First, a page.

He said: "It was good to see where the money we raised was going and who was going to benefit. They need basic services like electricity and running water, but the money can also pay for medicines for the children too.

"It was good to see that they were happy children, they were singing and dancing and playing and having a good time."

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These maps show the location of Mount Kilimanjaro in the north east area of Tanzania

Matt, of family business M&K Quality Butchers, Bishopthorpe Road, York signed up for the challenge of a lifetime at the request of customer and friend, Travis Young.

Travis, of South Bank, was joined on the trek by his wife Melanie and York hotel owner Greg Harrand, among others. The money raised is for the not-for-profit organisation The Kilimanjaro Children's Fund which supports orphans in Tanzania.

Matt, aged 38, is a keen tennis player, and prepared for the climb by undertaking some gruelling training walks, including completing the Three Peaks Challenge.

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The team reach the summit, raising thousands for Aids orphans

In the end, it wasn't the climb, but the challenges of living on the mountain for six days that proved the biggest challenge. Matt had suspected this might be the case before he left Britain - he hadn't been camping since he was a small boy at pony club, and he found the experience of being in a tent anything but restful.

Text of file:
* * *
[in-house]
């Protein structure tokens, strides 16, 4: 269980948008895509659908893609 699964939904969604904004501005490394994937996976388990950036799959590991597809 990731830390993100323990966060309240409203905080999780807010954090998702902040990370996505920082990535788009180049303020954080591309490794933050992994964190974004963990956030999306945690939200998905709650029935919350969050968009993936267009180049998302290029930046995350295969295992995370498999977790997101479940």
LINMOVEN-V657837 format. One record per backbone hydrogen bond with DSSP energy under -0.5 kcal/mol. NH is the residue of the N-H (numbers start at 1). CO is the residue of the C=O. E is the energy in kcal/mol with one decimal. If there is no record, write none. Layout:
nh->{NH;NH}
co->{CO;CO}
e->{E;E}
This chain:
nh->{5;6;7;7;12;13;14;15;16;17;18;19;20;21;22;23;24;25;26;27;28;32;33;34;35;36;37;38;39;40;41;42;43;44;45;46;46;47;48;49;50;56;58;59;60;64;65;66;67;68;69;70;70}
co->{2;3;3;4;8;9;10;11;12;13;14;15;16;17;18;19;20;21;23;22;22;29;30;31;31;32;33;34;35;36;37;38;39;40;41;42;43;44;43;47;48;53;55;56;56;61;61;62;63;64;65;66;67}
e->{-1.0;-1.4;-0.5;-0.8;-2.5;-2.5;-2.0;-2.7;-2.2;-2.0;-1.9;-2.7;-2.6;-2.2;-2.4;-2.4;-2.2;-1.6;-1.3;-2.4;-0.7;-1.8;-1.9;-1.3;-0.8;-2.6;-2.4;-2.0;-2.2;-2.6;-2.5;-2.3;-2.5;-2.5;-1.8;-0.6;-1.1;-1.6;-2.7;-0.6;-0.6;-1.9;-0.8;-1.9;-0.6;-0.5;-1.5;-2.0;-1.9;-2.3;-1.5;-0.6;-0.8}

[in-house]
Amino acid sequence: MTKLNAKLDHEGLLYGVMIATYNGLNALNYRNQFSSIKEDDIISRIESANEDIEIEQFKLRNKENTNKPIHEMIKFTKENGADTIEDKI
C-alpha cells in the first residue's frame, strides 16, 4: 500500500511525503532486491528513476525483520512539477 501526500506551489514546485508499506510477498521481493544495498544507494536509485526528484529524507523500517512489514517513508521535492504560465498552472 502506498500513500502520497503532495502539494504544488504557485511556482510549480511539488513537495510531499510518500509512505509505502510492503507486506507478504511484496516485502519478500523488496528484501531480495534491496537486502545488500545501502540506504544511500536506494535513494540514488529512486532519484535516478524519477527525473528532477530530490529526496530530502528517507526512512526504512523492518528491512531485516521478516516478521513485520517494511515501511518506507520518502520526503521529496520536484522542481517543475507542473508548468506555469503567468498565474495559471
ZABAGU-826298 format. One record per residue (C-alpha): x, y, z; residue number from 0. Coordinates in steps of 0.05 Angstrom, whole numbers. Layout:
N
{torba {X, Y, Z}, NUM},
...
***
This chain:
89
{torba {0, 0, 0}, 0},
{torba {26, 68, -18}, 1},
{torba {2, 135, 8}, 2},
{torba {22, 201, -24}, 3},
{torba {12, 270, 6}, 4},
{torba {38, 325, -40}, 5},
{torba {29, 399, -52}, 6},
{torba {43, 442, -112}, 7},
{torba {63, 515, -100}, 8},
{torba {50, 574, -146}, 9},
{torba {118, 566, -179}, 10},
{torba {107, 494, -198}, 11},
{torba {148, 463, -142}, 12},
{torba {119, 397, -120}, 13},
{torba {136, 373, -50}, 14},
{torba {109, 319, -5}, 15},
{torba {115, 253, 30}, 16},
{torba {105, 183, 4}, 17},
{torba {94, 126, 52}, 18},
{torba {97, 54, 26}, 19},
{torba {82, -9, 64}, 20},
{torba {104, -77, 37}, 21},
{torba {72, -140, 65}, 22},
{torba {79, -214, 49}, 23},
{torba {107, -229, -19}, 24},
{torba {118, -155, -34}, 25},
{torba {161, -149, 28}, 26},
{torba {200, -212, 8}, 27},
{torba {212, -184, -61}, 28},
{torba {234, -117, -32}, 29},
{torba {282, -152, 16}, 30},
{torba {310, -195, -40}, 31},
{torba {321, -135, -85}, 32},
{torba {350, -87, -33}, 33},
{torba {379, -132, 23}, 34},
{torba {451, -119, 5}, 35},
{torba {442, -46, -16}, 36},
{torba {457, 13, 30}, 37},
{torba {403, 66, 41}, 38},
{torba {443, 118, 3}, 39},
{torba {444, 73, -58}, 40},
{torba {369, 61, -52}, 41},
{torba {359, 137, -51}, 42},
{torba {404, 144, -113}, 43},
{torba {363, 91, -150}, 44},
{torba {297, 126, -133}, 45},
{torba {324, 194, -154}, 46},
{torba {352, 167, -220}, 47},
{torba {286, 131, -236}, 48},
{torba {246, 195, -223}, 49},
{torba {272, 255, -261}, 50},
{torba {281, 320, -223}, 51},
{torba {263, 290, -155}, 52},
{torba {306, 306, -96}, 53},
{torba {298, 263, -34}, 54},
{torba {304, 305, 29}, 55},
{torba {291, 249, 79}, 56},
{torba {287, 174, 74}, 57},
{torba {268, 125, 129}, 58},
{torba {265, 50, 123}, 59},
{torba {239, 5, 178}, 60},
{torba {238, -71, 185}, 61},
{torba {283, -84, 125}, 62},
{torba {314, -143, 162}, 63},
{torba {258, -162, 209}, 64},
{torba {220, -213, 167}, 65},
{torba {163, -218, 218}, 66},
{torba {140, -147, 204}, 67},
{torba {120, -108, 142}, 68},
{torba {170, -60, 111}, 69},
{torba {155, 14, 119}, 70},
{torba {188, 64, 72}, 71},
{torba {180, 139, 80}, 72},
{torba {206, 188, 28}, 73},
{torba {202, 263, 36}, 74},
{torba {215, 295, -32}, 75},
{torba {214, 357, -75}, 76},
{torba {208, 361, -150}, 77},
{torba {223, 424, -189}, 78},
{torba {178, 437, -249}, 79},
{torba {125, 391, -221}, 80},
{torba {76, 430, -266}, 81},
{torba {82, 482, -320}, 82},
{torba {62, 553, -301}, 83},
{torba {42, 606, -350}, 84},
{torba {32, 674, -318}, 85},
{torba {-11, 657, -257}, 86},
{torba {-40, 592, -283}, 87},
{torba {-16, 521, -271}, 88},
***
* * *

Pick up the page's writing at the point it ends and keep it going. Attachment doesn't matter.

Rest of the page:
"You try to sleep, but you can hear everything, from people unzipping their tents to go to the loo, to people snoring," says Matt.

The toilet was little more than a hole in the ground, with a tent erected around it for privacy.

It didn't help hygiene matters that Matt left his toilet bag in the hotel - complete with deodorant, soap and toothbrush.

Porters carried the team's tents and sleeping bags as well as food and water each day, and set up camp for them each night, providing hot meals, such as soups and pastas. Each individual had to carry their own kit bag, with their clothes and snacks.

"You needed to carry three lots of gear with you because in the morning it was cold, then when the sun came out its was hot, then at 4pm the heavens opened," recalls Matt.

Despite all of this, Matt thoroughly enjoyed the expedition. "We all knew it was going to be tough, but it was really enjoyable. Having a physical challenge each day helped keep you focussed and gave me a complete mental break. If I was lying around a pool for a week, I'd still be thinking about work."

Having said that, it was nice to come back to some home comforts. He said: "When you sink into your bed, it feels like home - and it was great to have a big, fat, juicy steak!"


The team hope to raise another £10,000 from a charity fundraising evening, A Night in the Serengeti, which will be held at the Poppleton Centre on February 27 from 7pm. Tickets are £40 per person. All proceeds from ticket sales, auction, and raffle will go to The Kilimanjaro Children's Fund. The evening has been supported by many York businesses. For more information, visit the Facebook page: facebook.com/A-Night-in-the-Serengeti-386737331536827/